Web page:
Notes from a rare planet: 1/5th of world’s plants at risk of extinction

The Bamboo Forest and some great Twitter Lists to follow

Fifth of world’s plants at risk of extinction, experts warn

  • “One in five of the world’s estimated 380,000 plant species is threatened with extinction and human activity is doing most of the damage, according to a global study published Wednesday.”
  • “The single greatest threat is conversion of natural habitats to agricultural use, directly impacting 33 percent of threatened species,” the report said.

Burma corporation still clear-cutting forest in key tiger reserve, group says

  • “A powerful Burma real estate developer is continuing to clear-cut forests in a region of Kachin State recently declared the world’s largest tiger reserve, according to a new report.”
  • “Today, a 200,000-acre mono-crop plantation project is making a mockery of the reserve’s protected status,” the report says.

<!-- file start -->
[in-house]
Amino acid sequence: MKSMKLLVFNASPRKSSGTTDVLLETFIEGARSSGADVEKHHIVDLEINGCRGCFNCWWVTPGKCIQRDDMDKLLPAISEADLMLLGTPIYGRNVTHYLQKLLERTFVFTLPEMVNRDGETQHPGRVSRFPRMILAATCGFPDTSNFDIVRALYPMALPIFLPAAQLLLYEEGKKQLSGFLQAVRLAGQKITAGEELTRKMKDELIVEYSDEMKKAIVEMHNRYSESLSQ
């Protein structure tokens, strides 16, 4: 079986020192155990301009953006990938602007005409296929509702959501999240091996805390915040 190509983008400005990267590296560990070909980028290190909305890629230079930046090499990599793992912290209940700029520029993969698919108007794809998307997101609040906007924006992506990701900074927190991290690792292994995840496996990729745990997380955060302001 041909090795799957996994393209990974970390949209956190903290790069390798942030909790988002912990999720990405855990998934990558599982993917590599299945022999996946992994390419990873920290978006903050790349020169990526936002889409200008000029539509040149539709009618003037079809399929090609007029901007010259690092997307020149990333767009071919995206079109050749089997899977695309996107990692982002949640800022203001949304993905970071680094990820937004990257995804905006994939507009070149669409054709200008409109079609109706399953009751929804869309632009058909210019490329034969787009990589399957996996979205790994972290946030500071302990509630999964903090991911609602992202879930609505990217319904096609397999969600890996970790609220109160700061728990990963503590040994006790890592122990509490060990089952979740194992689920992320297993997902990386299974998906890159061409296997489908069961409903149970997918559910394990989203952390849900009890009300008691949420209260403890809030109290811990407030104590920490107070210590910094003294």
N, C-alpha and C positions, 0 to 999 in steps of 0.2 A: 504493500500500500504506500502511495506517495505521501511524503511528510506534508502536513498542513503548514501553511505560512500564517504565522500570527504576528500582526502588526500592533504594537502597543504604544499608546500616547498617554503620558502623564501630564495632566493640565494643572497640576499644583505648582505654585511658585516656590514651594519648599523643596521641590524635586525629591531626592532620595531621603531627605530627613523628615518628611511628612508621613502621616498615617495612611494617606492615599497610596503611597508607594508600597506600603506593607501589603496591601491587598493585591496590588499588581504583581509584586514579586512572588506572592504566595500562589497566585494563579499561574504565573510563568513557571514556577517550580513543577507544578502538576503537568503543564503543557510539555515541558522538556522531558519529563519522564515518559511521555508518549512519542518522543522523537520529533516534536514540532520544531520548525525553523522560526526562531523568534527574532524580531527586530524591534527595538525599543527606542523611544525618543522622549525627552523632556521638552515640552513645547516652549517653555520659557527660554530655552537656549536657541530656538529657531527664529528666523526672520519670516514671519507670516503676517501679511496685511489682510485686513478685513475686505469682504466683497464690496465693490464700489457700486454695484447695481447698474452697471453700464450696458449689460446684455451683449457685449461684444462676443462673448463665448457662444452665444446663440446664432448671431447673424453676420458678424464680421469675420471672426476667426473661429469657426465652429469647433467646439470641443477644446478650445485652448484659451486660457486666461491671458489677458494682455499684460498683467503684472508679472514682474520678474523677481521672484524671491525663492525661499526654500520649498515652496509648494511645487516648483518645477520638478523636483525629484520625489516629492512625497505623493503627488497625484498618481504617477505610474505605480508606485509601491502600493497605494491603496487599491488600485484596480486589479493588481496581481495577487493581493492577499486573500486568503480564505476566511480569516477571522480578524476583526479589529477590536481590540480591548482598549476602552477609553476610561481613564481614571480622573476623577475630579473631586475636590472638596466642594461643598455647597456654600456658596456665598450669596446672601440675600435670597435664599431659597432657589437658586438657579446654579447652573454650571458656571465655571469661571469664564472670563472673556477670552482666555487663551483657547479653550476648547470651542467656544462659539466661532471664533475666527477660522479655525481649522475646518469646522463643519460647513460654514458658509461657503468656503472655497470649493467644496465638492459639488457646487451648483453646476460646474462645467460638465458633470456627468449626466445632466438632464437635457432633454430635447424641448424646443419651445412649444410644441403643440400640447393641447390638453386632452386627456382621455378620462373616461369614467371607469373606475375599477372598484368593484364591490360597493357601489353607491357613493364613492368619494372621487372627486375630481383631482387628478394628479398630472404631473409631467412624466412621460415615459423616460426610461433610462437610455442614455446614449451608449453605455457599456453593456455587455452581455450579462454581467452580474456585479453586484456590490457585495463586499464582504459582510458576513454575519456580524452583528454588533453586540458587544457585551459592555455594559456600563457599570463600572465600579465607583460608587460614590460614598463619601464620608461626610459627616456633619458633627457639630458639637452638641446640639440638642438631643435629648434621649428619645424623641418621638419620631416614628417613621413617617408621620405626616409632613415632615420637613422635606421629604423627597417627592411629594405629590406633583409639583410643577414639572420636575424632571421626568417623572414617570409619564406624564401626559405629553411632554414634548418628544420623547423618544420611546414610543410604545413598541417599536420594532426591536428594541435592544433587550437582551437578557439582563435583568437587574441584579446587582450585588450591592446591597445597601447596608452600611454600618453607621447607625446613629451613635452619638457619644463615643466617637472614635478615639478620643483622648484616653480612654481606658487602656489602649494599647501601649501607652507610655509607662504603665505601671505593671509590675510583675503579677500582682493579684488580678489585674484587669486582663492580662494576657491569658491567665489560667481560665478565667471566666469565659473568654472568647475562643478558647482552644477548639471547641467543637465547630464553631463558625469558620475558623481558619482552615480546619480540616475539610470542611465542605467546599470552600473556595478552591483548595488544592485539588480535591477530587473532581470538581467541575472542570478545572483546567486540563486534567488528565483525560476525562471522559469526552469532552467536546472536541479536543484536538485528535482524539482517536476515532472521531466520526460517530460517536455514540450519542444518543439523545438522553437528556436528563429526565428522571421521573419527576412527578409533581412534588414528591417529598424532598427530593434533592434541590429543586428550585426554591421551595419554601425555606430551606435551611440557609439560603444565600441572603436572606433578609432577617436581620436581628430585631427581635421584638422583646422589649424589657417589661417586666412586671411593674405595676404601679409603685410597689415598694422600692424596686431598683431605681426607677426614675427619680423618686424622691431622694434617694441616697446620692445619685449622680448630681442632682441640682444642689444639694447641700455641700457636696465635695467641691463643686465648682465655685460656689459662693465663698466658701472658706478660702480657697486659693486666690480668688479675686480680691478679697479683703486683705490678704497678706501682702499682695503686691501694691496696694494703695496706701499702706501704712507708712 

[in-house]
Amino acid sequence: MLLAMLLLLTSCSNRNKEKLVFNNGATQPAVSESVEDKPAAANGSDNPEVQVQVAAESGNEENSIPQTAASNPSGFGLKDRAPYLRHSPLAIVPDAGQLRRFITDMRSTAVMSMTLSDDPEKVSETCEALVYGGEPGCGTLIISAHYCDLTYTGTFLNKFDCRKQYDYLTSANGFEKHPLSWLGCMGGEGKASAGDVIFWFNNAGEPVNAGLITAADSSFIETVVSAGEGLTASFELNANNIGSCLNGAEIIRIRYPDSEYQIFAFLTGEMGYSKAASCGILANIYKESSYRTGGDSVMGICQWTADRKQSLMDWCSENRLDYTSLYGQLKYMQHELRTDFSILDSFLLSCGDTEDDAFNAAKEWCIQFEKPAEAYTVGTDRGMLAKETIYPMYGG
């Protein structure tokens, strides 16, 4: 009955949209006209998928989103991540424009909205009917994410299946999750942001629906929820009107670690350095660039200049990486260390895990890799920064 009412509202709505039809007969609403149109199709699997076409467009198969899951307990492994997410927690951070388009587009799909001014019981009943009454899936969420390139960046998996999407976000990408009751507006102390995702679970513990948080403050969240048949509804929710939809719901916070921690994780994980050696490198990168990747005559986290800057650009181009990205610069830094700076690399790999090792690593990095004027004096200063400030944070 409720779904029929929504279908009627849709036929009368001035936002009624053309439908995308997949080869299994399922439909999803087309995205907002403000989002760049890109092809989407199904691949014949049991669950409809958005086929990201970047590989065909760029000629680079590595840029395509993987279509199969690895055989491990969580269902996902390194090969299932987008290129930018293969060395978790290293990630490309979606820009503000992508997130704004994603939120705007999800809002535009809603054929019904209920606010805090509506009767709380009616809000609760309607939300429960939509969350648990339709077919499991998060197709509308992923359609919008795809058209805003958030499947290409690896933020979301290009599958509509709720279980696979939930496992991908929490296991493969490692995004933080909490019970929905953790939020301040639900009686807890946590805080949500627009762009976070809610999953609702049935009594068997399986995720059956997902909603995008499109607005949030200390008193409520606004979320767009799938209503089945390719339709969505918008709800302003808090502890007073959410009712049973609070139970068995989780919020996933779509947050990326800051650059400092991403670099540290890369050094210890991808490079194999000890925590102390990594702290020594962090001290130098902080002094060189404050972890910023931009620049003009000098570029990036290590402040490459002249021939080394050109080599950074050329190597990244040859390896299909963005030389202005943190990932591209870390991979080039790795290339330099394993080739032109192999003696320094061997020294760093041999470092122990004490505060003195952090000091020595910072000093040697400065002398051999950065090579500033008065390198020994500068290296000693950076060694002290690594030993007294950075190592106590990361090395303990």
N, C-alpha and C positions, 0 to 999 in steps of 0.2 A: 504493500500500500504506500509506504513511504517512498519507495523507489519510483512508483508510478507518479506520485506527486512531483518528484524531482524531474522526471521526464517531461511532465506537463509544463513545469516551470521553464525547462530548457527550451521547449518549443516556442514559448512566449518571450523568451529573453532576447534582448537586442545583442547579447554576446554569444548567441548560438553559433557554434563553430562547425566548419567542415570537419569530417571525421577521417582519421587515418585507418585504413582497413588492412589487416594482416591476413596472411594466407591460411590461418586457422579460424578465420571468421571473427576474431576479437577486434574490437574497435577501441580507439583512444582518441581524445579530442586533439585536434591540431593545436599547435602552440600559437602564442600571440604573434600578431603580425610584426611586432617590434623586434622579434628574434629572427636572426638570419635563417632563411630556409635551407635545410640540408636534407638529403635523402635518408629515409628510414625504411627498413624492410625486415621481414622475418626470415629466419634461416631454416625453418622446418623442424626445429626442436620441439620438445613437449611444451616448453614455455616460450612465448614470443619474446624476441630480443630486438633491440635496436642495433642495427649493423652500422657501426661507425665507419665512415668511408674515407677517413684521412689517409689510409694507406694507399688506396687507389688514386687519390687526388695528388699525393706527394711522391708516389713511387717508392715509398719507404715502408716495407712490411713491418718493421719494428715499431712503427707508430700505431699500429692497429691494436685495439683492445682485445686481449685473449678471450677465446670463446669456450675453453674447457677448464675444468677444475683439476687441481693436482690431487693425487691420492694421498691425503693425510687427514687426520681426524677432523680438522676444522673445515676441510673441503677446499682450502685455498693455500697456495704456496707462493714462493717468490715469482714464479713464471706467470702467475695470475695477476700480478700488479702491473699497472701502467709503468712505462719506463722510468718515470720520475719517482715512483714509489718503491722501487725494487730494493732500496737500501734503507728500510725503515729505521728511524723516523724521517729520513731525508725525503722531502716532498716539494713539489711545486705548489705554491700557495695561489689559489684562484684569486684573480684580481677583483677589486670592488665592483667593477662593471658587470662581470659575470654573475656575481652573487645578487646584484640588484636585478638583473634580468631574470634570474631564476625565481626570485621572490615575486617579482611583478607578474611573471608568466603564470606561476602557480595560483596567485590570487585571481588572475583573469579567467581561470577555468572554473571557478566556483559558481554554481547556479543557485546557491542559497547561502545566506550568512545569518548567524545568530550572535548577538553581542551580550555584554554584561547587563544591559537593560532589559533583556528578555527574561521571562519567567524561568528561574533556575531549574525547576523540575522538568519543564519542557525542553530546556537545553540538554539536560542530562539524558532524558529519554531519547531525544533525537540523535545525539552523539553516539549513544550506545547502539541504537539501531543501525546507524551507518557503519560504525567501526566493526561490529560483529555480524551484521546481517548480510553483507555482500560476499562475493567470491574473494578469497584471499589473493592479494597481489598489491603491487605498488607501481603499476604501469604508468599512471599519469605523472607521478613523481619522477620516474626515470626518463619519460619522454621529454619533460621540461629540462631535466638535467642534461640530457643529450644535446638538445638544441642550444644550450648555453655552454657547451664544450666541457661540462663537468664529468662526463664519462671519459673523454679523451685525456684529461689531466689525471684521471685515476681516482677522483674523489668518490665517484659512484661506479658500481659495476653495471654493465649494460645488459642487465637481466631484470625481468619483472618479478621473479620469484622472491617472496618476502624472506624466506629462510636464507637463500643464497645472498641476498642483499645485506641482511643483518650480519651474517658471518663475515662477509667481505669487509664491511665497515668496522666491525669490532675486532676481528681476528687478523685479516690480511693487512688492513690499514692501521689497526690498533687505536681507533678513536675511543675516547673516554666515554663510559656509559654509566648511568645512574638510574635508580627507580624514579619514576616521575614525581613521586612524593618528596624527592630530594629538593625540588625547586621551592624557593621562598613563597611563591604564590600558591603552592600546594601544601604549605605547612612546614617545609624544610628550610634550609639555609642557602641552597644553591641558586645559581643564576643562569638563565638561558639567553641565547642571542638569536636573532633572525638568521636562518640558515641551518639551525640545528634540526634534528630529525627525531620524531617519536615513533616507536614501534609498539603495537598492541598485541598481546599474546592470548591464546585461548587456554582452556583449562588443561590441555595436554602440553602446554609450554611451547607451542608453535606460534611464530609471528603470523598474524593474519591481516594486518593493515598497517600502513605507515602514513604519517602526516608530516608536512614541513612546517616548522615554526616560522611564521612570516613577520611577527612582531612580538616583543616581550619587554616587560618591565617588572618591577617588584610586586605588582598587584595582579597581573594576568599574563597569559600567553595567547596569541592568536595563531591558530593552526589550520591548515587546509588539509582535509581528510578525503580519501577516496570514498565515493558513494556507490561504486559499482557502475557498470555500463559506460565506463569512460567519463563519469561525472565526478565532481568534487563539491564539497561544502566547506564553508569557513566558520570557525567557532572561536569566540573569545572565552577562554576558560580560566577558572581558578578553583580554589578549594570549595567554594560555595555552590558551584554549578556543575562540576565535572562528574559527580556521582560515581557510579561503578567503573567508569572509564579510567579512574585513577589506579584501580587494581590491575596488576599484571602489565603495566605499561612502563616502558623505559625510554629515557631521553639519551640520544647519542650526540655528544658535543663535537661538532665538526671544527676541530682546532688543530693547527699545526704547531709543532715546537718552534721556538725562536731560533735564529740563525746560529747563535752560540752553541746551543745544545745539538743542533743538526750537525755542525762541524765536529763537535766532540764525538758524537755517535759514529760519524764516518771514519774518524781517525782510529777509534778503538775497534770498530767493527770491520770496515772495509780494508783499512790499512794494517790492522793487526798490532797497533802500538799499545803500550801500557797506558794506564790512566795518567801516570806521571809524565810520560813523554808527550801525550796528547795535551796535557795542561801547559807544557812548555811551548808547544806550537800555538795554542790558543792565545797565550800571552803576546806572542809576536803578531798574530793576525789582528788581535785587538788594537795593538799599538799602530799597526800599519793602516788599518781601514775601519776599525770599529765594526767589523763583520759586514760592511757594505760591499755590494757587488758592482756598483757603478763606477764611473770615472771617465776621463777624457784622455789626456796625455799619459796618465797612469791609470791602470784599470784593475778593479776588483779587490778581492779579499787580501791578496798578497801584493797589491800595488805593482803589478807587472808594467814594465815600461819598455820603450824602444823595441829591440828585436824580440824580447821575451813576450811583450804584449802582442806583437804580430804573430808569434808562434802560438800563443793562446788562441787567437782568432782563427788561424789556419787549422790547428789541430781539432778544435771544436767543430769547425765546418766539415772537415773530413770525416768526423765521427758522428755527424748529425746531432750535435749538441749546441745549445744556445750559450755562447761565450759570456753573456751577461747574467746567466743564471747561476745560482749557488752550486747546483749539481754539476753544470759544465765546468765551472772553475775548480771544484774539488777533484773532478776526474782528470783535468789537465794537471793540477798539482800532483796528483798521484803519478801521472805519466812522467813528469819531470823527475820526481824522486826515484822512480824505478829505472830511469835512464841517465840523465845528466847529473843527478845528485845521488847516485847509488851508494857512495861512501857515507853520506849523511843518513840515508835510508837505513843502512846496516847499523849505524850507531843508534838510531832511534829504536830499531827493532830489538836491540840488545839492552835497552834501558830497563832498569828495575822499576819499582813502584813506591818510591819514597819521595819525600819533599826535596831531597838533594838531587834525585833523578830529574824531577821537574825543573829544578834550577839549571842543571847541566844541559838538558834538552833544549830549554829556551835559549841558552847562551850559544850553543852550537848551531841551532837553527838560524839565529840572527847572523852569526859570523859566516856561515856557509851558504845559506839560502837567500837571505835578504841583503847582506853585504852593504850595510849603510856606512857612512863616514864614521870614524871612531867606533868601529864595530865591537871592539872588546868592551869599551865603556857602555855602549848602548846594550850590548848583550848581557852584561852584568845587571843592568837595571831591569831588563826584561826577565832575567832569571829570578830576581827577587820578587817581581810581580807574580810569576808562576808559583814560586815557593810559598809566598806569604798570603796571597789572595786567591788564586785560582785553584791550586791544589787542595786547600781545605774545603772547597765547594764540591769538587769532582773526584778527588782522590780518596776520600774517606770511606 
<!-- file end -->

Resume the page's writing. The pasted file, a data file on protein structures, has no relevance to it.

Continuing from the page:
Human impact on world’s rivers ‘threatens water security of 5 billion’

  • “Nearly 80% of the world’s rivers are so badly affected by humanity’s footprint that the water security of almost 5 billion people, and the survival of thousands of aquatic species, are threatened, scientists warned today.”
  • “”With all the protection the EU has in place for waterways, it was surprising to see it was a hotspot for biodiversity loss. But for a long time Europeans have altered their landscapes, including the removal of 90% of wetlands and floodplains, which are crucial parts of river ecosystems,” he said.”

NASA has a fantastic interactive feature showing glacier retreat all over the world

  • Some very startling imagery here, but this interactive feature does make it easy to see how much climate change has affected glacier coverage.

NYC to curb water runoff with blue and green roofs

  • New York City wants to catch and store rainwater temporarily in new roof systems to stop heavy storms sending sewage spilling into city waterways.
  • “Bloomberg estimates the city could save $2.4 billion over 20 years if the state allows it to use this kind of green technology instead of relying on so-called grey infrastructure, such as storage tanks and tunnels.”